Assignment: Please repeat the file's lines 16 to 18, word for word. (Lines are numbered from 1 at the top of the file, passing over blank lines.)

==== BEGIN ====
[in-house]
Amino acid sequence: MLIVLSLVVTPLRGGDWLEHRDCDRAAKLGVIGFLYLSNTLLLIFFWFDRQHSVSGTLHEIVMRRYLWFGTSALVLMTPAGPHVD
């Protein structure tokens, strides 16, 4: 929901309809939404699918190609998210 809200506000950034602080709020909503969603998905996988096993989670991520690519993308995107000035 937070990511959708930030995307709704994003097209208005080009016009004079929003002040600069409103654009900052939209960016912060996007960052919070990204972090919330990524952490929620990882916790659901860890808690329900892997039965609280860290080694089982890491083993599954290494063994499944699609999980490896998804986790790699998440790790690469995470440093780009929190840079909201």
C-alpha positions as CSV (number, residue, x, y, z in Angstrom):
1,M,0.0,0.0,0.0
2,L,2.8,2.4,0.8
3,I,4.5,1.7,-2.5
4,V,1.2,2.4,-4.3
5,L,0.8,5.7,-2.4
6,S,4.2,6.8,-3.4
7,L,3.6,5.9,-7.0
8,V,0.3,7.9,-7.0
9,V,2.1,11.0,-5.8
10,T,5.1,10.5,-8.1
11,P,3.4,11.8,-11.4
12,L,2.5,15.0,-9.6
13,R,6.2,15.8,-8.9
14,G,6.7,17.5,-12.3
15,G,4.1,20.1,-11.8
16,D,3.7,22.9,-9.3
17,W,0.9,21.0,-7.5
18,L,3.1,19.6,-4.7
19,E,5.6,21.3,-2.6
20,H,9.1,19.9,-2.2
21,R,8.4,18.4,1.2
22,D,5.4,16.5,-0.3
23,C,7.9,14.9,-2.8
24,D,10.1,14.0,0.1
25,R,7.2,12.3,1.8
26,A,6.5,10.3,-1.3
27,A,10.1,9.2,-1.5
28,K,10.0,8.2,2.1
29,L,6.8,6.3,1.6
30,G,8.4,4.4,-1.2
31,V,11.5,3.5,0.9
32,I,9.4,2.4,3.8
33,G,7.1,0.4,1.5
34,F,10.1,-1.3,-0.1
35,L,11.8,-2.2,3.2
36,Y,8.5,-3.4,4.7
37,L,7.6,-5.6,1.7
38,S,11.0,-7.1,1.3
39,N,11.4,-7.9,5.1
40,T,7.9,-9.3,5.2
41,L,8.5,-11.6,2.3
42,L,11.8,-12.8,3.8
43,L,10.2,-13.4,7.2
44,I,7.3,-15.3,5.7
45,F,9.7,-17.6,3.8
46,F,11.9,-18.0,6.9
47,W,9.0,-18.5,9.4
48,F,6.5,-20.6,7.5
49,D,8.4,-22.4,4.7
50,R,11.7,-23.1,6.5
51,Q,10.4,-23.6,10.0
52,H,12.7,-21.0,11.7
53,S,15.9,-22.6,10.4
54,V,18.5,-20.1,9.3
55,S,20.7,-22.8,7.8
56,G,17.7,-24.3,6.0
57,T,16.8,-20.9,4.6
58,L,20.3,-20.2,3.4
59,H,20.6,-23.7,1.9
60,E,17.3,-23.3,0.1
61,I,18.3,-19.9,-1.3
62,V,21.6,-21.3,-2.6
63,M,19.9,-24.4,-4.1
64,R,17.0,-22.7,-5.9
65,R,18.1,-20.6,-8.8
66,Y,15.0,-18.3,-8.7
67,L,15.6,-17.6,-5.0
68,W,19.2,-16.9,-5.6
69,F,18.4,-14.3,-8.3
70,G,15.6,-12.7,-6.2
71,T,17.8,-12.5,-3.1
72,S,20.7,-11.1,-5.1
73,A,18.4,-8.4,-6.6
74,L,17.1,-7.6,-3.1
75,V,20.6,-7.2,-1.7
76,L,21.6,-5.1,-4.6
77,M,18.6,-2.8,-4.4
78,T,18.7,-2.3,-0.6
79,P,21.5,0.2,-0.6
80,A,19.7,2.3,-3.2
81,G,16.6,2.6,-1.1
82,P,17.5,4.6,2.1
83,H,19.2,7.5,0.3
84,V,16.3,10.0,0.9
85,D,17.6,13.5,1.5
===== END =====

12,L,2.5,15.0,-9.6
13,R,6.2,15.8,-8.9
14,G,6.7,17.5,-12.3